Just twenty years ago, Venezuela was a free county and the richest in South America. Now, people are starving and surgery, when it is available, is being done on bloody operating tables because cleaning supplies are not available.

It can happen here. 

Sunday, June 28, 2020

Public Health: Undoing 120 Years of Trust in Five Months

[Updated, 6/29, 12:20pm]

Unbelievable.
Good grief, what is next?! Why does anyone have faith in our government?!

[Original Post]

First it was wearing masks in the wide-open outdoors. I have written about that nonsense here, here, and here, among other places.

Then, it was Dr. Fauci and others deliberately lying to us about the use of masks indoors. I don't care whether it was intended as a "noble" lie or not. It was a lie and he, and the others, knew it at the time. People may have died as a result.

Now, we learn this:
Headline From "WattsUpWithThat"
So, physicians are going to limit the use of general anesthetic," not because it is in the best interest of the patient but because those gases 'contribute to global warming.'

Except they don't. The quantities used for medical care are so minuscule that they don't matter for climatological considerations. Regardless, patient care should be the sole consideration in these matters.

It is as if, on February 1, 2020, the public health intelligentsia said, "Let's see how fast we can tear down our reputation." They succeeded. In record time.

Sunday Fun: Because It Is 2020


Eureka is a town in far western St. Louis County, Missouri. In this time of turmoil, we should keep in mind the police are the first people we call for all types of assistance.
St. Louis Post-Dispatch

Saturday, June 27, 2020

African Dust: Dulling the Sunset

The African dust reached south central Kansas today. If you follow me on Twitter ( @usweatherexpert ), you've seen the discussions that -- in spite of what some speculated -- African dust dulls sunsets. To demonstrate, I was just outside taking a photo of a thunderstorm about 40 mi. northeast of my home that should have been a prime candidate for the gorgeous orange of Kansas thunderstorms at sunset. As you can see, blah.

Thank You For Reading!!

With all of the news recently, I forgot to mention that this blog went past the 6 million page view mark last week. Thank you so much for reading. 


And for the record, all of this content is: 
© 2020, Mike Smith Enterprises, LLC. 

Friday, June 26, 2020

Today's Tornado Risk

There is a significant tornado risk (brown) in two areas.
One includes Chicago, Milwaukee, Grand Rapids and the Quad Cities.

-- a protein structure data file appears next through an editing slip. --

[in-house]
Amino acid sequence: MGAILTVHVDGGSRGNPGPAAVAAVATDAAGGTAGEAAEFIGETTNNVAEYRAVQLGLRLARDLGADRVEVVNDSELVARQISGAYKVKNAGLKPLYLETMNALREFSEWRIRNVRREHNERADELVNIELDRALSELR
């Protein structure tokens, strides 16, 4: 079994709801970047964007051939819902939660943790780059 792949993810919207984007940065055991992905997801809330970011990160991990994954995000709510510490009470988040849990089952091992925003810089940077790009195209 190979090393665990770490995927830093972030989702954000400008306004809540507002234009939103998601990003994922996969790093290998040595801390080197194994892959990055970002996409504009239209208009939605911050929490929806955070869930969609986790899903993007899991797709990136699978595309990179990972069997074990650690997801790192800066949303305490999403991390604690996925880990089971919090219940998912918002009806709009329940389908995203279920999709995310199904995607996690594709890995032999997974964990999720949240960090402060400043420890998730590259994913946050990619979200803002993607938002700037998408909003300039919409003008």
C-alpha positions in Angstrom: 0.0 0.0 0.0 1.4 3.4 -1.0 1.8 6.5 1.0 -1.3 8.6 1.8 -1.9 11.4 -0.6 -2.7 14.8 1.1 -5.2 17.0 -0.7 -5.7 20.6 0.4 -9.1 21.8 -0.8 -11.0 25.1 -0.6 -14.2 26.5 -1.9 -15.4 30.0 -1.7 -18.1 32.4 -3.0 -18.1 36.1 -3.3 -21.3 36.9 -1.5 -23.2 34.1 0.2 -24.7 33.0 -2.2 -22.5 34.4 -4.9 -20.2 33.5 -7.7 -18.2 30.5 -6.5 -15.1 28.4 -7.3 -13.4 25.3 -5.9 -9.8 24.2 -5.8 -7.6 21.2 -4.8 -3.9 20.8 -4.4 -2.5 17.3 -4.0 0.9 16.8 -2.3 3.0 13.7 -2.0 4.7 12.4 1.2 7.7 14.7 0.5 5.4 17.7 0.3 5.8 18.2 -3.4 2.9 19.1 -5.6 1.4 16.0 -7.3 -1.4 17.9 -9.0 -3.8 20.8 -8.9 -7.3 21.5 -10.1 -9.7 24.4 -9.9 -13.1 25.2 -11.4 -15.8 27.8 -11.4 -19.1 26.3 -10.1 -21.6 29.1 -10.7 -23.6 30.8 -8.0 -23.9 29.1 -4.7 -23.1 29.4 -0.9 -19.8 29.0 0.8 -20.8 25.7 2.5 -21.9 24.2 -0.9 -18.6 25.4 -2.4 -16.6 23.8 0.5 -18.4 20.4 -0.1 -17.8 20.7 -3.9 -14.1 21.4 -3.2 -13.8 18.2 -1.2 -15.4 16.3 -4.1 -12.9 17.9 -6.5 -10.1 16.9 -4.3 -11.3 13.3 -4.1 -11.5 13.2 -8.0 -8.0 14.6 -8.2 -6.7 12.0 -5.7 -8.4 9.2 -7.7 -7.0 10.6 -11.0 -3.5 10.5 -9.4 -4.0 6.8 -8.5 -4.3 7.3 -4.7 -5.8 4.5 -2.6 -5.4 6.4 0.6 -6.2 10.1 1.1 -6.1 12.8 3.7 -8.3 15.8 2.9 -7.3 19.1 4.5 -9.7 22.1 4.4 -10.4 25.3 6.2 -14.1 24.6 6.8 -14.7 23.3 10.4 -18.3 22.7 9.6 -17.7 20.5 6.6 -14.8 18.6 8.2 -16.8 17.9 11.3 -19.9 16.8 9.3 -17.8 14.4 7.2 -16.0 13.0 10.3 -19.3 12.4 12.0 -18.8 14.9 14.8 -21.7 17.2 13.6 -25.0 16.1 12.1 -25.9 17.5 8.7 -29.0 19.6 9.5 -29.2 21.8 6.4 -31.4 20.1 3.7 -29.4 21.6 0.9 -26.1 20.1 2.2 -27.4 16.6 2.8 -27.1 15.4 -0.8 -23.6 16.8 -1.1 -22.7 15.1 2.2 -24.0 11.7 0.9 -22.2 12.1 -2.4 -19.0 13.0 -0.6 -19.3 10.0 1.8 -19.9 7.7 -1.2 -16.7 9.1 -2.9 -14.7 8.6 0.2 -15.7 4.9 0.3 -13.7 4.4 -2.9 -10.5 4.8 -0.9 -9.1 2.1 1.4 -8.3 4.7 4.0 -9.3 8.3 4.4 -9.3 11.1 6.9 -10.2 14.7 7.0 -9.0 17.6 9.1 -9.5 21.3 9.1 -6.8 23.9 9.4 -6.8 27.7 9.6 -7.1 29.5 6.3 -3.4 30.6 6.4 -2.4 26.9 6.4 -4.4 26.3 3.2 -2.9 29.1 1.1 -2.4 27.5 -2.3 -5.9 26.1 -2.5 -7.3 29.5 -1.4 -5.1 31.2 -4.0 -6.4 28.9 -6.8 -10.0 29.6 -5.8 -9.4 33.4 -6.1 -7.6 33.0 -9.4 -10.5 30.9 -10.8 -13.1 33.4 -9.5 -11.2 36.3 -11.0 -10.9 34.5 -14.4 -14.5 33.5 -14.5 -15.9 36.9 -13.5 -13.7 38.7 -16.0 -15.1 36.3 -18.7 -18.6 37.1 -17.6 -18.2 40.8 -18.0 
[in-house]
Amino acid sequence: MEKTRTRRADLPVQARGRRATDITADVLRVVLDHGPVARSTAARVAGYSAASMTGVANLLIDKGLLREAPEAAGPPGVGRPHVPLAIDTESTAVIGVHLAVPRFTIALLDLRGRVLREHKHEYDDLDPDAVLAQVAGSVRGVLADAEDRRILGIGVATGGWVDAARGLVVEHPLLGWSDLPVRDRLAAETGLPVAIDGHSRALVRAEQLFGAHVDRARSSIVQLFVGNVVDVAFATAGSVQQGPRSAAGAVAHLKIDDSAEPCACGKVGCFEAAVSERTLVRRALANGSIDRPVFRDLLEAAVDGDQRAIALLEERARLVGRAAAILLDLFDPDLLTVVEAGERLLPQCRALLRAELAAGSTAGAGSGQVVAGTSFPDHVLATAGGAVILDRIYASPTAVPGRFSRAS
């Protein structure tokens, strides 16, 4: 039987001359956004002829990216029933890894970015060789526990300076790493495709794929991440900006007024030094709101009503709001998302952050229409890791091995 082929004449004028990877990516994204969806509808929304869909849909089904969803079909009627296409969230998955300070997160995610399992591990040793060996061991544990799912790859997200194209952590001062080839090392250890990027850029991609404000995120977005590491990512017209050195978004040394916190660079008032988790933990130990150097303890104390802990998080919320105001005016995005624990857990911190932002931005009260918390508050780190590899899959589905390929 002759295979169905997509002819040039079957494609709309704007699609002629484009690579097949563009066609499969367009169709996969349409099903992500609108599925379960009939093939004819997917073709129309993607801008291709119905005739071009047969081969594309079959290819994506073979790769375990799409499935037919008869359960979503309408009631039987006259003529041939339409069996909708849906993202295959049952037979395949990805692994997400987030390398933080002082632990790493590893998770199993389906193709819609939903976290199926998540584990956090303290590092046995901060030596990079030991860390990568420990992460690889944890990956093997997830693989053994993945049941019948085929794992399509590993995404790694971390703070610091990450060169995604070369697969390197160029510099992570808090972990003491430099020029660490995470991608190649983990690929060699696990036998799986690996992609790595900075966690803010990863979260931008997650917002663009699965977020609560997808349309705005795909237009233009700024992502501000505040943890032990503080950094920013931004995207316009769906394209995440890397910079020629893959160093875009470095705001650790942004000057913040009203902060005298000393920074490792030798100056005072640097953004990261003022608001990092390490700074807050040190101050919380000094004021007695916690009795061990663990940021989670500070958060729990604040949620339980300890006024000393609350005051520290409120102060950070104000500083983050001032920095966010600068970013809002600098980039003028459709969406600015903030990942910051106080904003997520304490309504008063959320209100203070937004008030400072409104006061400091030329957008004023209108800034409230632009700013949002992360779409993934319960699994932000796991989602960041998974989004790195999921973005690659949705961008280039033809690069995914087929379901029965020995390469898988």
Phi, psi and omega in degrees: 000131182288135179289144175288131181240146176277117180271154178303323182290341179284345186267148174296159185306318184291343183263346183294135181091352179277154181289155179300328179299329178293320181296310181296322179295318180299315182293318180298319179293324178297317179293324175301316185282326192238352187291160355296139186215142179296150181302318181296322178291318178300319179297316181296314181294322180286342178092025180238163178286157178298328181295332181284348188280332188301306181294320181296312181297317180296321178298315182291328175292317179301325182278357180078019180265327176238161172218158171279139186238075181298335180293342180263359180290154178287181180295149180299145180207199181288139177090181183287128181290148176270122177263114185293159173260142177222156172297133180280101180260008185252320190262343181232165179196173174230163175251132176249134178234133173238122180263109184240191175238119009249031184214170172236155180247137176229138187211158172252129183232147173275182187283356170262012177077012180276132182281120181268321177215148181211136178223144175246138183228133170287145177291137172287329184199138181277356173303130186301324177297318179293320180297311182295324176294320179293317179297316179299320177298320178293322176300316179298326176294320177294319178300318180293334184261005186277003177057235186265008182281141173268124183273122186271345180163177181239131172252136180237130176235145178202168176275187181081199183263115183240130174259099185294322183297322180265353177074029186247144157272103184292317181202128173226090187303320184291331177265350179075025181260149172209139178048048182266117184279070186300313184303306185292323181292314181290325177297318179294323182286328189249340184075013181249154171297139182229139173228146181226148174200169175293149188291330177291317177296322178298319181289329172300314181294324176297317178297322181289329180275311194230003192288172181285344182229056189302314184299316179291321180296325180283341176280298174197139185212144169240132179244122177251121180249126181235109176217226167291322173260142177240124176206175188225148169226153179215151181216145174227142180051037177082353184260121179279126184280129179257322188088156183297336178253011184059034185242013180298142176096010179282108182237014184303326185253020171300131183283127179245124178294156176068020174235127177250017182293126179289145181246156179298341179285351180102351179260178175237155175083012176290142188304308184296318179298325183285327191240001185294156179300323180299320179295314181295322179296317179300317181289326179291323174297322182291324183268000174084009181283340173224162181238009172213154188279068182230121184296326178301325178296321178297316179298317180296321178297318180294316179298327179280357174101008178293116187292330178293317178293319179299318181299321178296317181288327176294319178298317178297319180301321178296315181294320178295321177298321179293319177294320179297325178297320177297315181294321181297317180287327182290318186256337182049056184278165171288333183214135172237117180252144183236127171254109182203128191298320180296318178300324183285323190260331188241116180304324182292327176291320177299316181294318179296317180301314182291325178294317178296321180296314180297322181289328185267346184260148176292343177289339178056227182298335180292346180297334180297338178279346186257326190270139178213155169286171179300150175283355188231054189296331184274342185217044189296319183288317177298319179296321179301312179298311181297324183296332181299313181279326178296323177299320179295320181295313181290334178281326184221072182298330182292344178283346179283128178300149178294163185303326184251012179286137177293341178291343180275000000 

The second includes Colorado Springs, south Denver Metro and Pueblo.

Please keep an eye on the weather in these areas later today.

Beware of Computer Modeling Studies

This study was brought to my attention yesterday afternoon.
I tend to be skeptical of groundbreaking computer modeling studies, whether good news (above) or bad (more than 2.2 million would die of COVID in the U.S.). So, if you are indoors or in constricted areas outdoors, keep wearing those masks and washing your hands!!

Thursday, June 25, 2020

"NBC Nightly News" -- Making a Point I Don't Think It Realizes It Is Making

It is rare that I watch the national network newscasts because I can usually anticipate what they are going to cover, and how they are going to frame it, before they air.

Tonight is a perfect example. They ran a story with a lightly mocking tone toward those who are
not wearing masks.

Yet, take a look at this photo from later in the newscast. Savannah Guthrie, inside, in a studio with other people, is not wearing a mask. Yet, the reporter -- at night in the unconstrained outdoors with no one else visible in the scene -- is wearing a mask.
Whether NBC intends it or not, this conveys the message that masks are a political symbol, at least for some.

My advice is unchanged: Indoors and in a constrained outdoor situation? Wear a mask! At Yosemite or at the beach? You don't need it.

NBC also reported, at length, on the surge in cases in Houston and elsewhere and discussed it with various medical experts. Fine. But, what didn't they report? Deaths. Here's the likely reason why. Deaths, thank God, are way down. That doesn't fit the narrative. Below is the New York Times' graph as of this evening.
What might the explanation be? It may be more testing which is detecting asymptomatic cases or that the virus has become less lethal -- as some health experts predicted -- in the summer heat. But, reporting the surge in cases, in urgent tones, is misleading at best.

"Climate Pledge Arena"

At first I thought this announcement was a joke.

Amazon has purchased naming rights to a hockey arena in Seattle and naming it "Climate Pledge Arena."
What I don't know is whether they are doing this as a cynical public relations move or whether they really believe what they are saying. Specifically,
  • There is no such thing as "100% renewable energy." It doesn't exist. If they are referring to wind and solar, those are backed up with fossil fuels. The back ups are generators, powered by (usually) natural gas, that are in "spinning reserve" mode. That is necessary because wind is so unreliable.